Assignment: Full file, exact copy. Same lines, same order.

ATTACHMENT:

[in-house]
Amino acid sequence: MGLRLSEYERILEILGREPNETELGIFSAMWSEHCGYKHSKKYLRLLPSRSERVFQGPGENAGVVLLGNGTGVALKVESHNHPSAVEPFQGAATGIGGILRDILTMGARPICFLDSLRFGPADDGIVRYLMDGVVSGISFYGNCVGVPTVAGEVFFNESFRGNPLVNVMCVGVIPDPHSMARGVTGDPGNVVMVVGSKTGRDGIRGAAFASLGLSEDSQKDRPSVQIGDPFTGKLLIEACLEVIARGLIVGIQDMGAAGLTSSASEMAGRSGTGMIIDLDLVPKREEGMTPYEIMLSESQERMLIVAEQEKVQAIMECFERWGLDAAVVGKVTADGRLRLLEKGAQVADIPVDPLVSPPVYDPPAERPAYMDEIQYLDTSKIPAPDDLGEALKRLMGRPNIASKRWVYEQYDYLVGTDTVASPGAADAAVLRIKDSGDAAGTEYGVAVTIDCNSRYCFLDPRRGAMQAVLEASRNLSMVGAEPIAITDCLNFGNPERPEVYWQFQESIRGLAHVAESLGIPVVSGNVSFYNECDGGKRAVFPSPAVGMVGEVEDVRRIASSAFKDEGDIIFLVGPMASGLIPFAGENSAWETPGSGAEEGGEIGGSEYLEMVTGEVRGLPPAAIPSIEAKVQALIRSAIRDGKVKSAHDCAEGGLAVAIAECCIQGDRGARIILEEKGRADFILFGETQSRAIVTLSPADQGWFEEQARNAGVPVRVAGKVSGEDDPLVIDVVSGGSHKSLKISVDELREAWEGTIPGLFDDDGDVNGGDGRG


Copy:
[in-house]
Amino acid sequence: MGLRLSEYERILEILGREPNETELGIFSAMWSEHCGYKHSKKYLRLLPSRSERVFQGPGENAGVVLLGNGTGVALKVESHNHPSAVEPFQGAATGIGGILRDILTMGARPICFLDSLRFGPADDGIVRYLMDGVVSGISFYGNCVGVPTVAGEVFFNESFRGNPLVNVMCVGVIPDPHSMARGVTGDPGNVVMVVGSKTGRDGIRGAAFASLGLSEDSQKDRPSVQIGDPFTGKLLIEACLEVIARGLIVGIQDMGAAGLTSSASEMAGRSGTGMIIDLDLVPKREEGMTPYEIMLSESQERMLIVAEQEKVQAIMECFERWGLDAAVVGKVTADGRLRLLEKGAQVADIPVDPLVSPPVYDPPAERPAYMDEIQYLDTSKIPAPDDLGEALKRLMGRPNIASKRWVYEQYDYLVGTDTVASPGAADAAVLRIKDSGDAAGTEYGVAVTIDCNSRYCFLDPRRGAMQAVLEASRNLSMVGAEPIAITDCLNFGNPERPEVYWQFQESIRGLAHVAESLGIPVVSGNVSFYNECDGGKRAVFPSPAVGMVGEVEDVRRIASSAFKDEGDIIFLVGPMASGLIPFAGENSAWETPGSGAEEGGEIGGSEYLEMVTGEVRGLPPAAIPSIEAKVQALIRSAIRDGKVKSAHDCAEGGLAVAIAECCIQGDRGARIILEEKGRADFILFGETQSRAIVTLSPADQGWFEEQARNAGVPVRVAGKVSGEDDPLVIDVVSGGSHKSLKISVDELREAWEGTIPGLFDDDGDVNGGDGRG